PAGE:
As part of a larger study, the aortic arch and its branches were removed en bloc at autopsy from men of Japanese ancestry born in Hawaii. Of the 193 arterial trees examined, 182 (94.3%) had a typical branching pattern (e.g., brachiocephalic trunk, left common carotid, and left subclavian arteries, in that order). Two specimens had only two branches arising from the aortic arch, a common trunk uniting the brachiocephalic and left common carotid arteries and a left subclavian artery. Nine individuals (4.6%) had four branches off the aortic arch; in eight of these cases (4.1%), the left vertebral artery originated directly off the aortic arch just proximal to, or as a common trunk with, the left subclavian artery. A unique aortic arch branching pattern was found in one of these men. The four arteries arising from the arch of the aorta were, in sequence: right subclavian, left subclavian, right common carotid, and left common carotid. The literature on aortic arch variations is reviewed and the possible embryonic development of these branching patterns and their clinical significance is discussed briefly.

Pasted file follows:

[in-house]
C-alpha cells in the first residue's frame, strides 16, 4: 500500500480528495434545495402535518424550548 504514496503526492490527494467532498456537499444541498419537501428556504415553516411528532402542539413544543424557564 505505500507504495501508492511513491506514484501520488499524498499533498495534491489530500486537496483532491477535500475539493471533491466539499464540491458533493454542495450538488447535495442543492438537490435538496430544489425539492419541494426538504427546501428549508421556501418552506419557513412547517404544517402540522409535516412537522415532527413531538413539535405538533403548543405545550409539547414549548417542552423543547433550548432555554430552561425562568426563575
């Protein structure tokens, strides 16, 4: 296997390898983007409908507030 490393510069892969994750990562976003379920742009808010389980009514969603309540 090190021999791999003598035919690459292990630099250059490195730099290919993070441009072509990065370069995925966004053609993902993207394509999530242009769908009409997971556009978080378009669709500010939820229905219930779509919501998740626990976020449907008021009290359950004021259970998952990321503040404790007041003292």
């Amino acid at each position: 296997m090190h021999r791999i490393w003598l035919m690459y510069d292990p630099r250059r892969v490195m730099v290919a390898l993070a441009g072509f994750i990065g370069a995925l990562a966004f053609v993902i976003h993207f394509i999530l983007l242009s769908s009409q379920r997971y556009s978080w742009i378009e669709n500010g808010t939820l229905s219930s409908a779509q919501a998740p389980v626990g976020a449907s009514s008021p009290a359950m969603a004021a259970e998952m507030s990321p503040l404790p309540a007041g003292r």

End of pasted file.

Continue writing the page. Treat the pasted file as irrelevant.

Copyright 2001 Wiley-Liss, Inc.